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Chosen Among Women: Mary and Fatima in Medieval Christianity and Shi`ite Islam

Chosen Among Women: Mary and Fatima in Medieval Christianity and Shi`ite Islam

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Publisher: University of Notre Dame Press
ISBN: 10: 0-268-04231-4
English

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We have transfered the docx and html files from its PDF, so may be there are some errors in Arabic words. In case of error, just look at its PDF.

www.alhassanain.org/english

Chosen Among Women:

Mary and Fatima in Medieval Christianity and Shi`ite Islam

Mary F. Thurlkill

www.alhassanain.org/english

Chosen Among Women: Mary and Fatima in Medieval Christianity and Shi`ite Islam

Mary F. Thurlkill

University of Notre Dame Press

Notre Dame, Indiana

Copyright © 2007 by University of Notre Dame

Notre Dame, Indiana 46566

www.undpress.nd.edu

All Rights Reserved

Manufactured in the United States of America

Reprinted in 2010

Library of Congress Cataloging-in-Publication Data

Thurlkill, Mary F., 1969-

Chosen among women: Mary and Fatima in medieval Christianity and Shi`ite Islam / Mary F. Thurlkill.

p. cm.

Includes bibliographical references (p.) and index.

ISBN-13: 978-0-268-04231-8 (pbk. : alk. paper)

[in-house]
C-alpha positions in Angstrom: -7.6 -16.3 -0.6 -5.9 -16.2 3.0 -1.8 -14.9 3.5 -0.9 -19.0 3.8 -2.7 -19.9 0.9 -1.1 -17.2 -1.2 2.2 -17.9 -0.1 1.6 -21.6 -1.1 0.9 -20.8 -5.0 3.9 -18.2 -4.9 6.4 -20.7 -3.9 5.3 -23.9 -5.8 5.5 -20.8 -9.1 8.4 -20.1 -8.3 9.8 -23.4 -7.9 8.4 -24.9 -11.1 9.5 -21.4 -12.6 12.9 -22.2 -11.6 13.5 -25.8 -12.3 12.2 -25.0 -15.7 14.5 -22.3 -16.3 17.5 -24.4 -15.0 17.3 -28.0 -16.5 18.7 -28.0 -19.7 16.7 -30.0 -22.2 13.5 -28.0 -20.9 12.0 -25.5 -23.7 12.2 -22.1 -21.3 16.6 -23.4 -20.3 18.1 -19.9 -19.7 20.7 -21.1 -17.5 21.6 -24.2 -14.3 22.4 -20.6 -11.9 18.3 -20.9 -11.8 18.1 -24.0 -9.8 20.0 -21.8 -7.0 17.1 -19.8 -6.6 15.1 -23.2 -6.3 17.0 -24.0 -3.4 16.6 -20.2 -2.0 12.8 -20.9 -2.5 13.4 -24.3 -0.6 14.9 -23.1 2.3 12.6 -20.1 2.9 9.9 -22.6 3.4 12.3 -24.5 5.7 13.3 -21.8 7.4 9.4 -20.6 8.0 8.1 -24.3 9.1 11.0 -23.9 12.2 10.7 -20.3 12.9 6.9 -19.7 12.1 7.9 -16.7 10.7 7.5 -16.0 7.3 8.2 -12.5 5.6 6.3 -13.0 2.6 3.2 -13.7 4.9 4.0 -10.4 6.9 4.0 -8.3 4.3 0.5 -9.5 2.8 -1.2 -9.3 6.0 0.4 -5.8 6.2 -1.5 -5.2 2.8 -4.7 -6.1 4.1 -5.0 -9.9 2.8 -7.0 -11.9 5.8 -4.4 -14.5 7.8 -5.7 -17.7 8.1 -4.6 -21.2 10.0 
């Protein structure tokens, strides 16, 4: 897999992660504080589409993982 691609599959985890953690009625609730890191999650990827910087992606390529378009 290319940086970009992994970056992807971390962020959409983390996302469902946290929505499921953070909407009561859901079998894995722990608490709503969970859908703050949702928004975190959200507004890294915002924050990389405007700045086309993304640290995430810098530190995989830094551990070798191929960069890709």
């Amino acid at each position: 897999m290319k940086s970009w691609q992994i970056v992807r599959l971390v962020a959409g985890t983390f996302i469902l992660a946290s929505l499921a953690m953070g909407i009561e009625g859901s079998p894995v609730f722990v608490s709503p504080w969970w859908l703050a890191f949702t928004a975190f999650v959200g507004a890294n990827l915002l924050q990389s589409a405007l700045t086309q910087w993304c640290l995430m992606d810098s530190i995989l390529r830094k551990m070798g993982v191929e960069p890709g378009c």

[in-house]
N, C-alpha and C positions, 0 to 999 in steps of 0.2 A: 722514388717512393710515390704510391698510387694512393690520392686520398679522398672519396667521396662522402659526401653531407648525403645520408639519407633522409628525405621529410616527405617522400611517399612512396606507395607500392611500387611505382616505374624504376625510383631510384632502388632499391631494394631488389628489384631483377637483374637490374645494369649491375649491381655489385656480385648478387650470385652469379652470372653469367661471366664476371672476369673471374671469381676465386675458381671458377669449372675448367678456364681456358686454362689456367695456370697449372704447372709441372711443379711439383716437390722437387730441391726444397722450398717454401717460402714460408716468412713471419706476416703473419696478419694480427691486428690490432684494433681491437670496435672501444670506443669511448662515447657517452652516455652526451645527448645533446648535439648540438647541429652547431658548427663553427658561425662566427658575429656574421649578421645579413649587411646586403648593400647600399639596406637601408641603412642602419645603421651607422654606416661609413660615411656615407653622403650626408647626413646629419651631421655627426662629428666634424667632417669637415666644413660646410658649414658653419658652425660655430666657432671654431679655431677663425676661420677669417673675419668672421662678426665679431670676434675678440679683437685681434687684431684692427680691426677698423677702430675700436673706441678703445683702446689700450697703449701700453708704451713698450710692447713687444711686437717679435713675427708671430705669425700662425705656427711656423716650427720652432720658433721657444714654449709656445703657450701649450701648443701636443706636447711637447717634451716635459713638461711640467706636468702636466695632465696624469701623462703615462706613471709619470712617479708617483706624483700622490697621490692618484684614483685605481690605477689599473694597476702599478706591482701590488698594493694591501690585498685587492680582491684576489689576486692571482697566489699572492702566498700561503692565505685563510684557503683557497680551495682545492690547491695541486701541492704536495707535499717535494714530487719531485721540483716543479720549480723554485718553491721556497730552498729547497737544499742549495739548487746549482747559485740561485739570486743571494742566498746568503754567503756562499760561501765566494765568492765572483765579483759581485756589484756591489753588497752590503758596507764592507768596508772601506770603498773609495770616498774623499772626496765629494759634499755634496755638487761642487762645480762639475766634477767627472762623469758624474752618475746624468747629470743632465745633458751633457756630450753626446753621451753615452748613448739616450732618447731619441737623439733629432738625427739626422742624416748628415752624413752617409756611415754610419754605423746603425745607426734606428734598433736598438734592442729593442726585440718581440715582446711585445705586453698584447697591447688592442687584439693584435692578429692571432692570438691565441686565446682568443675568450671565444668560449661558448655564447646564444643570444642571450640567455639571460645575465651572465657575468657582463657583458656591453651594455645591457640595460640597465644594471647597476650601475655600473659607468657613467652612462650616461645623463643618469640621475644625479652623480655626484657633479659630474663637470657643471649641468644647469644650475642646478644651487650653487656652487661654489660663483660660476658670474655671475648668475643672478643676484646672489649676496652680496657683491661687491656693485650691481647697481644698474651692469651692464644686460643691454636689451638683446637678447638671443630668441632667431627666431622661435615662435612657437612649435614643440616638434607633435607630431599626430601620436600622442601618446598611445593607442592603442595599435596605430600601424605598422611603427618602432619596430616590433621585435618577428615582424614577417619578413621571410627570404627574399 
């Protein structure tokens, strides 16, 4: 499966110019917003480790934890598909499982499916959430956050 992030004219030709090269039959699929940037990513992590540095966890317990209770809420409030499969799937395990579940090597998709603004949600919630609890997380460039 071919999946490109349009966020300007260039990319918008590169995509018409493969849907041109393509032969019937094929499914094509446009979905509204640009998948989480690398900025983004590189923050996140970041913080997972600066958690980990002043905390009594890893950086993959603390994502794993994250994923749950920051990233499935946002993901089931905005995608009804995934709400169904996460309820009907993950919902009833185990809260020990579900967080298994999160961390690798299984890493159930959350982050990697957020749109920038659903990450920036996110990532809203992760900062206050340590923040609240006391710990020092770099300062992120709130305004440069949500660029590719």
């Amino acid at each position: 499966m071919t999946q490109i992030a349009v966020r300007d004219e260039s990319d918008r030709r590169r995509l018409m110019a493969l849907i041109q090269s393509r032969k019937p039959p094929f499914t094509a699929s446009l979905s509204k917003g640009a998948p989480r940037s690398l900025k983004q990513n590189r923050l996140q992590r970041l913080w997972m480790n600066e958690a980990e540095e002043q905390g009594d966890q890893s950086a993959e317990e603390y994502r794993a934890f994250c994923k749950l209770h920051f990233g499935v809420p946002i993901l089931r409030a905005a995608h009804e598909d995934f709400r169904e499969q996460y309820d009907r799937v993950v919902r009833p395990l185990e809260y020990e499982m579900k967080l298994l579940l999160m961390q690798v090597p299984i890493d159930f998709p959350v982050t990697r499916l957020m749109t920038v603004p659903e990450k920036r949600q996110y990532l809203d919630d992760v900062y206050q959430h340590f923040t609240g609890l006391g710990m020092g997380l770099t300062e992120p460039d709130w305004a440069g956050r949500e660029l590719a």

ISBN-10: 0-268-04231-4 (pbk. : alk. paper)

1. Mary, Blessed Virgin, Saint - History of doctrines - Middle Ages, 600-1500.

2. Fatimah, d. 632 or 3. 3. Shi`ah - Doctrines - History. I. Title

BT612.T48 2007

232.91 - dc22

2007033025

This book is printed on recycled paper.

For Edmund and Geraldine Thurlkill

And for

my students,

who always challenge and inspire

Notice:

This version is published on behalf of www.alhassanain.org/english

The composing errors are not corrected.

Table of Contents

Acknowledgments 9

Preliminary Notes 10

Translations 10

Transliteration 10

Dates 10

Introduction 11

Chapter One: Holy Women in Context 17

Mary, the Church, and the Merovingians 17

Fatima, the Holy Family, and Shi`ite Dynasties 21

Chapter Two: Holy Women in Holy Texts 27

Medieval and Modern Audiences: Islam 30

Sources and Gender 34

Chapter Three: Virgins and Wombs 36

Blessed Virgin Mary 38

Fatima al-Batul (the Virgin) 47

Virgin Mothers? 52

Chapter Four: Mothers and Families 53

Right Doctrine 60

Right Communities 67

Right Gender 73

Chapter Five: Sacred Art and Architecture 76

Images or Idols? 77

Mary in Built Form 78

Fatima and the ahl al-bayt in Built Form 86

Conclusion 93

Appendix 97

Genealogies 97

Glossary of Arabic Terms 100

Abbreviations 102

Notes 103

Introduction 103

Chapter One. Holy Women in Context 105

Chapter Two. Holy Women in Holy Texts 108

Chapter Three. Virgins and Wombs 112

Chapter Four. Mothers and Families 117

Chapter Five. Sacred Art and Architecture 125

Conclusion 129

Bibliography 131

Primary Sources 131

Secondary Sources 134